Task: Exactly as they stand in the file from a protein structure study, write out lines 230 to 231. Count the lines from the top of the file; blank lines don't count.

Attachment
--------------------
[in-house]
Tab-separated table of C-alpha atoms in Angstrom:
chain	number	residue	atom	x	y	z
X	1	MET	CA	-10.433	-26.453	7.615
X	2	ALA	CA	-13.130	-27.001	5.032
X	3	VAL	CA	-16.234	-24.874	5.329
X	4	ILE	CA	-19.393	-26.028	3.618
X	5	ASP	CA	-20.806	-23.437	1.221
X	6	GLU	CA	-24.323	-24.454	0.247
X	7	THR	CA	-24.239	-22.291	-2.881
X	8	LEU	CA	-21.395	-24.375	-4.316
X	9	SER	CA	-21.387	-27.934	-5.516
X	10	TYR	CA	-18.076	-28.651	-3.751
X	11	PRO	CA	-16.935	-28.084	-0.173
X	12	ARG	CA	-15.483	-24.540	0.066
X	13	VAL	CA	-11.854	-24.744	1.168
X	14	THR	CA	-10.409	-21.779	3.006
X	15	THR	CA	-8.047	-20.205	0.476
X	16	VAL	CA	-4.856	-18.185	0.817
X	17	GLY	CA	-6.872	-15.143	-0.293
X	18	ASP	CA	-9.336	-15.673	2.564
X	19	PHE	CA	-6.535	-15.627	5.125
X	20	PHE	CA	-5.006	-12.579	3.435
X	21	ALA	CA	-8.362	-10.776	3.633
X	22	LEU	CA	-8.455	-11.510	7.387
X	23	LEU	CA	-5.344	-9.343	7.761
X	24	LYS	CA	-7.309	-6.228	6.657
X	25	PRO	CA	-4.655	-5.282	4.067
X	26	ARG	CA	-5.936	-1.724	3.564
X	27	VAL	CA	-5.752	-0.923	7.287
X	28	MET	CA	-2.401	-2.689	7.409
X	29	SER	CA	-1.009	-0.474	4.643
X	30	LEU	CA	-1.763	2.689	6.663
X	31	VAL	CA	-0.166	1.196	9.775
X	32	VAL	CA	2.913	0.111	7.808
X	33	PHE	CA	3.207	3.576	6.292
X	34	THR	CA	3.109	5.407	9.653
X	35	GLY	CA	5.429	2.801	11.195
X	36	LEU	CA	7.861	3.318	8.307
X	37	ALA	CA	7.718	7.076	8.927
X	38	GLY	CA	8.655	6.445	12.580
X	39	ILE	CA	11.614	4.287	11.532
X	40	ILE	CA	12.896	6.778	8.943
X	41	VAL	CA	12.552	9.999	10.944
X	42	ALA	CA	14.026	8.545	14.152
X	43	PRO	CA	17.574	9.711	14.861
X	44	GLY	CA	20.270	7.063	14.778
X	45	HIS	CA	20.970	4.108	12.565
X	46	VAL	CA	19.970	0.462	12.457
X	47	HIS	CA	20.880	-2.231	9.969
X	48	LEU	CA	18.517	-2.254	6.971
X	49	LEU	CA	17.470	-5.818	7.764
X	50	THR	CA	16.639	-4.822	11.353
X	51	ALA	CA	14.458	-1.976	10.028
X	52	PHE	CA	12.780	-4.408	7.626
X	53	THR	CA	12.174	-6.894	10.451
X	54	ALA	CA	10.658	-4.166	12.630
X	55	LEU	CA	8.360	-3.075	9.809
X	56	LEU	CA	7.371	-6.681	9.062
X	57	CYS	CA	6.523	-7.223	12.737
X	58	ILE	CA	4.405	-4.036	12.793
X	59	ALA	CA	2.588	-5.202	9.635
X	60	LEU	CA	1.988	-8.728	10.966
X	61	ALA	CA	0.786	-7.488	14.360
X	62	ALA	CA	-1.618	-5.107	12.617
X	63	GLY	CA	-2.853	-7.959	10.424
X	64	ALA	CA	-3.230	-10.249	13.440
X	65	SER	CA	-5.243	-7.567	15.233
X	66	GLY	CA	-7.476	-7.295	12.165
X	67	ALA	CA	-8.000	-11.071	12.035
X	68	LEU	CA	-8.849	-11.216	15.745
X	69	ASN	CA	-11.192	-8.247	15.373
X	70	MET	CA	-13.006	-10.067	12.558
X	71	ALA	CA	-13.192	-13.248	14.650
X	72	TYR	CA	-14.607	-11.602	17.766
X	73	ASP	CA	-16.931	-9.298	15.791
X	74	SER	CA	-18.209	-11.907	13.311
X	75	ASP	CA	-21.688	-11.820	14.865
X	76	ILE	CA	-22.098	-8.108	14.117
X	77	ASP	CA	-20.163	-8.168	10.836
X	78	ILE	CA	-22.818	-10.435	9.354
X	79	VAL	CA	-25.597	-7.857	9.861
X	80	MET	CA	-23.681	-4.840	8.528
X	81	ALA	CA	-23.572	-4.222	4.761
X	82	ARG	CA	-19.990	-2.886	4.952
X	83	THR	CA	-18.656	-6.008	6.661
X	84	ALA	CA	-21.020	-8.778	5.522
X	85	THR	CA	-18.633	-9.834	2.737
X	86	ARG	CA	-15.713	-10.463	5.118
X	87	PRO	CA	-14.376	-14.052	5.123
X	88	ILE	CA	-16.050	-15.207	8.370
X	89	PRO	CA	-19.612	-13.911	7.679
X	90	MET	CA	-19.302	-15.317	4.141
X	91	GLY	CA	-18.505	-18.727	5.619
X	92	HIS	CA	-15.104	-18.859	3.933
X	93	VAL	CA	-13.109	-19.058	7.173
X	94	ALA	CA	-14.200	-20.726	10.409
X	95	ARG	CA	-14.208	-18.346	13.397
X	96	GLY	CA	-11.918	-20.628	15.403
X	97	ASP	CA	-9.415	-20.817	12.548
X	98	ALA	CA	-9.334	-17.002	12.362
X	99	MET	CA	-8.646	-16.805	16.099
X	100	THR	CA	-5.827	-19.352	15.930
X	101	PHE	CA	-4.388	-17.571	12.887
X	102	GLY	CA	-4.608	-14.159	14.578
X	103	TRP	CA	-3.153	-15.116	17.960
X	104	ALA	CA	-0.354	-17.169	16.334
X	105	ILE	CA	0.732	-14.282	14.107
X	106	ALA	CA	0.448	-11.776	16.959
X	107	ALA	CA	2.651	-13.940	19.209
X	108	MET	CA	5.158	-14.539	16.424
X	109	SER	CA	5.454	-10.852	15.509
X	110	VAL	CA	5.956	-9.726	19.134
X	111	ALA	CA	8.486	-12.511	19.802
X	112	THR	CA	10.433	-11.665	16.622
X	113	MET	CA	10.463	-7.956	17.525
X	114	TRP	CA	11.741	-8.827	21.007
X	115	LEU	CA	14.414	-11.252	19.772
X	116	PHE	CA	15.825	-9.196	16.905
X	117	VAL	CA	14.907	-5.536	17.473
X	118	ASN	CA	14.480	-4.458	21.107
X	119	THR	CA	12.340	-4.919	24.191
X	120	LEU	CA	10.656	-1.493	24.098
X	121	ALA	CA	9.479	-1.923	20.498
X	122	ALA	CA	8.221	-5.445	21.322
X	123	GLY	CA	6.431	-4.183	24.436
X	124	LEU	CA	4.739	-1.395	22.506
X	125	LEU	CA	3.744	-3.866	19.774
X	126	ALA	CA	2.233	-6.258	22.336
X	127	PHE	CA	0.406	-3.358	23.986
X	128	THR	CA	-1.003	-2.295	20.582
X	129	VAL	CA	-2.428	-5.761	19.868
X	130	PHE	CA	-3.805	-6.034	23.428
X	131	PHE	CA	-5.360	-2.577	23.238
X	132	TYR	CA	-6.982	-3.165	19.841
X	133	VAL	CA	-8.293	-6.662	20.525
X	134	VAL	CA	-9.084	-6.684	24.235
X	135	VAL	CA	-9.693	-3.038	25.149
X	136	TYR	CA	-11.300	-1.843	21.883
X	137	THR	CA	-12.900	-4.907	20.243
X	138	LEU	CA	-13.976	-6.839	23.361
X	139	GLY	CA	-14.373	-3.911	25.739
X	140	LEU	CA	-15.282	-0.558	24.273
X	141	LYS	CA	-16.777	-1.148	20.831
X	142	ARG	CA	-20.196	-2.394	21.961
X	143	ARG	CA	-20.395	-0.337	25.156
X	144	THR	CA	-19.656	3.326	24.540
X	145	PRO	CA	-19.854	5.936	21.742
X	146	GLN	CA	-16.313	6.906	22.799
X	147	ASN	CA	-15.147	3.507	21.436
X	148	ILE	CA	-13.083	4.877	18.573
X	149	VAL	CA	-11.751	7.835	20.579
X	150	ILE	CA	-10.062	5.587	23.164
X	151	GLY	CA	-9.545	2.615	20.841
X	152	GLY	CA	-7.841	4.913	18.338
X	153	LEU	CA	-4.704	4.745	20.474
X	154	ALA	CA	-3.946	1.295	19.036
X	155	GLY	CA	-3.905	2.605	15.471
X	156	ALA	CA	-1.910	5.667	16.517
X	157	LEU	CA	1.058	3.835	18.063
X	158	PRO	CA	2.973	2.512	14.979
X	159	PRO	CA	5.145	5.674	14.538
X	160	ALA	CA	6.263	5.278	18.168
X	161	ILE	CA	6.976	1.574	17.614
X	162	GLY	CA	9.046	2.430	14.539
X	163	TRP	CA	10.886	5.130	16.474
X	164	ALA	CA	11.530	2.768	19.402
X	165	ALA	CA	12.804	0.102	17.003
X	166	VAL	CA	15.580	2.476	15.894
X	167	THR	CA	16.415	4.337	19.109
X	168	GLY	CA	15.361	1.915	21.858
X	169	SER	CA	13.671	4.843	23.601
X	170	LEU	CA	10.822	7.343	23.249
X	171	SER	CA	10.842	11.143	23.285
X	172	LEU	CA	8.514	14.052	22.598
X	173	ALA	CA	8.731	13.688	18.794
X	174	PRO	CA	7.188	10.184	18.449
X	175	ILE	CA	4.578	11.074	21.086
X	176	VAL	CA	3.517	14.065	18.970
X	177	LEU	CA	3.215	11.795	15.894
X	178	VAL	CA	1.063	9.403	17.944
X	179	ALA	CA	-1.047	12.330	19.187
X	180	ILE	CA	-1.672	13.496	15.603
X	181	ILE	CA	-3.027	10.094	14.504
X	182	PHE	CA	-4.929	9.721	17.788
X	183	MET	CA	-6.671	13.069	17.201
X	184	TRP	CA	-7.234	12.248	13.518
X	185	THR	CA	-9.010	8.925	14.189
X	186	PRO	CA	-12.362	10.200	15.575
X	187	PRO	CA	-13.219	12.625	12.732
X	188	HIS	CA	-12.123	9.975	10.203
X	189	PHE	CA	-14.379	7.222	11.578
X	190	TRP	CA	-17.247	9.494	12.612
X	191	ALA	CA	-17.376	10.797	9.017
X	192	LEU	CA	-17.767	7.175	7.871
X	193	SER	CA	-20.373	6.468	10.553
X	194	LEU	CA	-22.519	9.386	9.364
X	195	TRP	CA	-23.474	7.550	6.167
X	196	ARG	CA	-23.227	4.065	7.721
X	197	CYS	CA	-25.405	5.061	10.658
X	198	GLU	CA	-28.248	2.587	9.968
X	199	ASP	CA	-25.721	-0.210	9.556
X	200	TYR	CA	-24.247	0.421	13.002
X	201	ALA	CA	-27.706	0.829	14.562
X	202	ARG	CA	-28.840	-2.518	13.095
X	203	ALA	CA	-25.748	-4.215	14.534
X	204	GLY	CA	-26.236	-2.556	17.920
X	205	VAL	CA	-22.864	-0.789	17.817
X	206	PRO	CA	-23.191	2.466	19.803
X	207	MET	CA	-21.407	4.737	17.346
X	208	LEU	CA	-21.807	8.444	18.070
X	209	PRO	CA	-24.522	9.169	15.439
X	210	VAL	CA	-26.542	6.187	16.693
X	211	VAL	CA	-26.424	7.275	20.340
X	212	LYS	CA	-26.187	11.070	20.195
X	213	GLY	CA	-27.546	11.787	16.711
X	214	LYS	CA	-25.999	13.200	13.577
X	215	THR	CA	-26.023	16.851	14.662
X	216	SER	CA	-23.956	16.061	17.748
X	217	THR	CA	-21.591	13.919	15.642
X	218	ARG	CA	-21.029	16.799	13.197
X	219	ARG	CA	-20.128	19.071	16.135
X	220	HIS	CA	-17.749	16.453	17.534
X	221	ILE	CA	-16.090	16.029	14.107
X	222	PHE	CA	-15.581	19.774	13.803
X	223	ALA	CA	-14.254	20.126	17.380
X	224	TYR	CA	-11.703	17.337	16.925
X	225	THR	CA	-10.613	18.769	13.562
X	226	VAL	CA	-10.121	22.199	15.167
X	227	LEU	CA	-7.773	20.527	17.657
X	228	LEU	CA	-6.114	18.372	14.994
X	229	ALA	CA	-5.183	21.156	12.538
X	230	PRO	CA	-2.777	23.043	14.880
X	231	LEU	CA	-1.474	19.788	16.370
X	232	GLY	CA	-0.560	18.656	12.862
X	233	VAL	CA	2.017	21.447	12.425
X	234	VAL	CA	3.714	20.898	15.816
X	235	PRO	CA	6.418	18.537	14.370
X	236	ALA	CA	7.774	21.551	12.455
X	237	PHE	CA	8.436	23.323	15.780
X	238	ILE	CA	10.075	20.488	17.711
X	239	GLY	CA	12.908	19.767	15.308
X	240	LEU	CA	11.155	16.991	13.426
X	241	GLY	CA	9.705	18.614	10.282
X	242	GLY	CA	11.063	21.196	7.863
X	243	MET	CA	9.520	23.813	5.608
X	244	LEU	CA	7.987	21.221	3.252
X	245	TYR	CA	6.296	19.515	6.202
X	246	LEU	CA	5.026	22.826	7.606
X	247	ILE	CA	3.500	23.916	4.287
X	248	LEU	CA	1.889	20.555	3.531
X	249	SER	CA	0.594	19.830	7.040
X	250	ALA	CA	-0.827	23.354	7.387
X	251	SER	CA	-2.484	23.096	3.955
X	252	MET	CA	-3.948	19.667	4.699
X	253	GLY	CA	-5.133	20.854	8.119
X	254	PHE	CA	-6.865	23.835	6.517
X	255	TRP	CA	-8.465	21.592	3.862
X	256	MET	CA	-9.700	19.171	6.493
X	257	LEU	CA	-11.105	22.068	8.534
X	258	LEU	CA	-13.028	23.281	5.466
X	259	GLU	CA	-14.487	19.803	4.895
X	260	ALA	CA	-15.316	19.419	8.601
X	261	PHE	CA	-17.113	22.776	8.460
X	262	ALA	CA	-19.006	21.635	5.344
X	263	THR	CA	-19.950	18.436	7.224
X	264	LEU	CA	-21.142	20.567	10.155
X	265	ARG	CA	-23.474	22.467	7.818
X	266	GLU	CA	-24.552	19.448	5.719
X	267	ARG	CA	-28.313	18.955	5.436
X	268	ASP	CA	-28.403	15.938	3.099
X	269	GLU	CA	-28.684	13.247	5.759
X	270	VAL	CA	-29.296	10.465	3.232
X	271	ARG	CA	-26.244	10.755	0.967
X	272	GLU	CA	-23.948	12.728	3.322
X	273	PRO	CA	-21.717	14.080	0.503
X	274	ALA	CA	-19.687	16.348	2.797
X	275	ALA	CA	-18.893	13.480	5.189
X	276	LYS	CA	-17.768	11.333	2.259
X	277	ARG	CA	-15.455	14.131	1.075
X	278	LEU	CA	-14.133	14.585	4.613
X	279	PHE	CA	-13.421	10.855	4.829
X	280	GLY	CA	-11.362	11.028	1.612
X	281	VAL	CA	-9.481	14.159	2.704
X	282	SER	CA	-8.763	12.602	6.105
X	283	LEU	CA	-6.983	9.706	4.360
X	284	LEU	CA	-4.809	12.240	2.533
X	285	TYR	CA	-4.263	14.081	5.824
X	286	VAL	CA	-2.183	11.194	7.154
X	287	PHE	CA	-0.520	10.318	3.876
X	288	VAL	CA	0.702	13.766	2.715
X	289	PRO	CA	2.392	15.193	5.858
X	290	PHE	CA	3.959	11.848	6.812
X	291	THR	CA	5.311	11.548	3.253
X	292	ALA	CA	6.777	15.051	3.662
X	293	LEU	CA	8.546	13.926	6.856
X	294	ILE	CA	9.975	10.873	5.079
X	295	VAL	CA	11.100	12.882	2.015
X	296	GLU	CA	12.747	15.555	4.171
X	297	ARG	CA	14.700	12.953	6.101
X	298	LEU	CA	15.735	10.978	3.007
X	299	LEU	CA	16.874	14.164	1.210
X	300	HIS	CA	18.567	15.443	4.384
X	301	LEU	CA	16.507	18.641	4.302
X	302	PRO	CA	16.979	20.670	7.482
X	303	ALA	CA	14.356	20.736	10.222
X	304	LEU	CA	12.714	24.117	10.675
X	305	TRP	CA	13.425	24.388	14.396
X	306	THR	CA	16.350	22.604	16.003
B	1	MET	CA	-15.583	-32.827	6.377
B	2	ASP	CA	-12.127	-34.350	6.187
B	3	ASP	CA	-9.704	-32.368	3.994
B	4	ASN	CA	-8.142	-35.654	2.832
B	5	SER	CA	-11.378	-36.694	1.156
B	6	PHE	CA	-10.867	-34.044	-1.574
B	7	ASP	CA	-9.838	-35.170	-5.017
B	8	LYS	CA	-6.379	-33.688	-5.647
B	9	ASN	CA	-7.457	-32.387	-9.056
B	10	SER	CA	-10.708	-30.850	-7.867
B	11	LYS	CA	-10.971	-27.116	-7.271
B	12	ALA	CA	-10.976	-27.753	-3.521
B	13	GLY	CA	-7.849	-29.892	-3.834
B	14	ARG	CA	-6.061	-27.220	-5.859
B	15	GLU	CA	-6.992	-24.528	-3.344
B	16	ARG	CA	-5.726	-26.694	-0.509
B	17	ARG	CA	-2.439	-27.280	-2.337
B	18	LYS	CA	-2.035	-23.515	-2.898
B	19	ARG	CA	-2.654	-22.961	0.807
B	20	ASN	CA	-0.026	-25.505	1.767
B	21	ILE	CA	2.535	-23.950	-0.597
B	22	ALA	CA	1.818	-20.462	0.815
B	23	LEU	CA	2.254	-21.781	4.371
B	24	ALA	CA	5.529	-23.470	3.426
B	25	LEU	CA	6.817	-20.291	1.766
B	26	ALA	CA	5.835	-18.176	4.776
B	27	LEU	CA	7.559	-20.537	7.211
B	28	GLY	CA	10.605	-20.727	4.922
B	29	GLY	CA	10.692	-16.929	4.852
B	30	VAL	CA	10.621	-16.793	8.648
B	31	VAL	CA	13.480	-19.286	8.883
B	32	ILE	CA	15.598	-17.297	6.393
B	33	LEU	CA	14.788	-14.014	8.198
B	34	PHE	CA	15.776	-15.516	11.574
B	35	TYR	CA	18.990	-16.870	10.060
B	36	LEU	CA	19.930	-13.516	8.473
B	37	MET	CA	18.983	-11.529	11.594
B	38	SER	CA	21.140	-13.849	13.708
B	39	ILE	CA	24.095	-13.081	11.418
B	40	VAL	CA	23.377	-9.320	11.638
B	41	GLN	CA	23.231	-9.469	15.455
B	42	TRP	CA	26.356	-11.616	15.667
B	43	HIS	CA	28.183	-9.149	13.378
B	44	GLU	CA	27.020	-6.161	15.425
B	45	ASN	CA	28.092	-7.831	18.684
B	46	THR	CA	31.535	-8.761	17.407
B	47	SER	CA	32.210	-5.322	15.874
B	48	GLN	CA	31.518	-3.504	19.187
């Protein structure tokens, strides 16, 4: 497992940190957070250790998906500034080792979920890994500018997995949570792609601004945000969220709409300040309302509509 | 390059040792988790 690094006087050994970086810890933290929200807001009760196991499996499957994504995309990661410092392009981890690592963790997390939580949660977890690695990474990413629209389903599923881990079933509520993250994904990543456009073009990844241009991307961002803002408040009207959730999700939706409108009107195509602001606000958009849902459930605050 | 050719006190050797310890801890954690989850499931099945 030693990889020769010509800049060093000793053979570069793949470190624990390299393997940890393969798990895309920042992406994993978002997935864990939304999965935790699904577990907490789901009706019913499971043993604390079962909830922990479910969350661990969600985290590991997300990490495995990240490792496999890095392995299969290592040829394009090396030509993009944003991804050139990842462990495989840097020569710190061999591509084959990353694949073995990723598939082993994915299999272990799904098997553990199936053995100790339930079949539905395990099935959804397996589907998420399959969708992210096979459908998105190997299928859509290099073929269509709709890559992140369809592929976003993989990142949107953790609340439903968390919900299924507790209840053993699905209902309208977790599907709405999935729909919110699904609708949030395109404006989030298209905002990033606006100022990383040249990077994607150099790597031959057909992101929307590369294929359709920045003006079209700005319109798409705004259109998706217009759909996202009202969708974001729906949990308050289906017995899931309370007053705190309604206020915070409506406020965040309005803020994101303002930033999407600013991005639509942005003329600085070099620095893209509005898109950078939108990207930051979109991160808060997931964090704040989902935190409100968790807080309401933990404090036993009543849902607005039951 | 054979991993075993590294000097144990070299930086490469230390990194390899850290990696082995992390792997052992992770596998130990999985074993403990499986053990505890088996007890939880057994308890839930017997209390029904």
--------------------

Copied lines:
X	227	LEU	CA	-7.773	20.527	17.657
X	228	LEU	CA	-6.114	18.372	14.994